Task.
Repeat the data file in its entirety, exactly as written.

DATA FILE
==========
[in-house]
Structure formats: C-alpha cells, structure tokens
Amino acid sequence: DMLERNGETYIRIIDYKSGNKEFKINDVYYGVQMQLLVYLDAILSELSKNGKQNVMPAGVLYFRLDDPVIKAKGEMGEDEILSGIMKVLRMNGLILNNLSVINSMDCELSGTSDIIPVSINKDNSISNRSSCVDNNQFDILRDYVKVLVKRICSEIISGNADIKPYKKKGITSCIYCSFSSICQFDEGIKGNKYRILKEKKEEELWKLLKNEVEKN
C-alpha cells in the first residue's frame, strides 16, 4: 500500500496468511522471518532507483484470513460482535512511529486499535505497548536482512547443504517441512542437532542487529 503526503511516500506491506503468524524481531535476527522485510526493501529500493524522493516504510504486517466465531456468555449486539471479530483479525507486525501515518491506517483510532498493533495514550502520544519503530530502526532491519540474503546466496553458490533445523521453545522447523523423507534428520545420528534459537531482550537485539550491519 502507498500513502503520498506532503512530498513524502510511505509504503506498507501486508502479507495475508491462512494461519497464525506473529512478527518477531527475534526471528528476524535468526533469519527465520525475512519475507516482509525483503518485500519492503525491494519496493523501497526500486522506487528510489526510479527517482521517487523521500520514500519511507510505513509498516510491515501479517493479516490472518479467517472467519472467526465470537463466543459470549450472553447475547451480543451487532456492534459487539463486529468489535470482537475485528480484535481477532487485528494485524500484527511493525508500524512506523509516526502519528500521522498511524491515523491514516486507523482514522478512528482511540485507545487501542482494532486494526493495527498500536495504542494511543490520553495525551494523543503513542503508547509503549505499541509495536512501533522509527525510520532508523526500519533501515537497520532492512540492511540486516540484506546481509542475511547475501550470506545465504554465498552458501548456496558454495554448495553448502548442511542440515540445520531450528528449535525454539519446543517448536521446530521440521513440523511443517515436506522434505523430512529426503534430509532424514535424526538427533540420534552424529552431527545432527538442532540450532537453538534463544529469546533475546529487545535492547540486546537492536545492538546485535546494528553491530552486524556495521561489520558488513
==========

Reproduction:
[in-house]
Structure formats: C-alpha cells, structure tokens
Amino acid sequence: DMLERNGETYIRIIDYKSGNKEFKINDVYYGVQMQLLVYLDAILSELSKNGKQNVMPAGVLYFRLDDPVIKAKGEMGEDEILSGIMKVLRMNGLILNNLSVINSMDCELSGTSDIIPVSINKDNSISNRSSCVDNNQFDILRDYVKVLVKRICSEIISGNADIKPYKKKGITSCIYCSFSSICQFDEGIKGNKYRILKEKKEEELWKLLKNEVEKN
C-alpha cells in the first residue's frame, strides 16, 4: 500500500496468511522471518532507483484470513460482535512511529486499535505497548536482512547443504517441512542437532542487529 503526503511516500506491506503468524524481531535476527522485510526493501529500493524522493516504510504486517466465531456468555449486539471479530483479525507486525501515518491506517483510532498493533495514550502520544519503530530502526532491519540474503546466496553458490533445523521453545522447523523423507534428520545420528534459537531482550537485539550491519 502507498500513502503520498506532503512530498513524502510511505509504503506498507501486508502479507495475508491462512494461519497464525506473529512478527518477531527475534526471528528476524535468526533469519527465520525475512519475507516482509525483503518485500519492503525491494519496493523501497526500486522506487528510489526510479527517482521517487523521500520514500519511507510505513509498516510491515501479517493479516490472518479467517472467519472467526465470537463466543459470549450472553447475547451480543451487532456492534459487539463486529468489535470482537475485528480484535481477532487485528494485524500484527511493525508500524512506523509516526502519528500521522498511524491515523491514516486507523482514522478512528482511540485507545487501542482494532486494526493495527498500536495504542494511543490520553495525551494523543503513542503508547509503549505499541509495536512501533522509527525510520532508523526500519533501515537497520532492512540492511540486516540484506546481509542475511547475501550470506545465504554465498552458501548456496558454495554448495553448502548442511542440515540445520531450528528449535525454539519446543517448536521446530521440521513440523511443517515436506522434505523430512529426503534430509532424514535424526538427533540420534552424529552431527545432527538442532540450532537453538534463544529469546533475546529487545535492547540486546537492536545492538546485535546494528553491530552486524556495521561489520558488513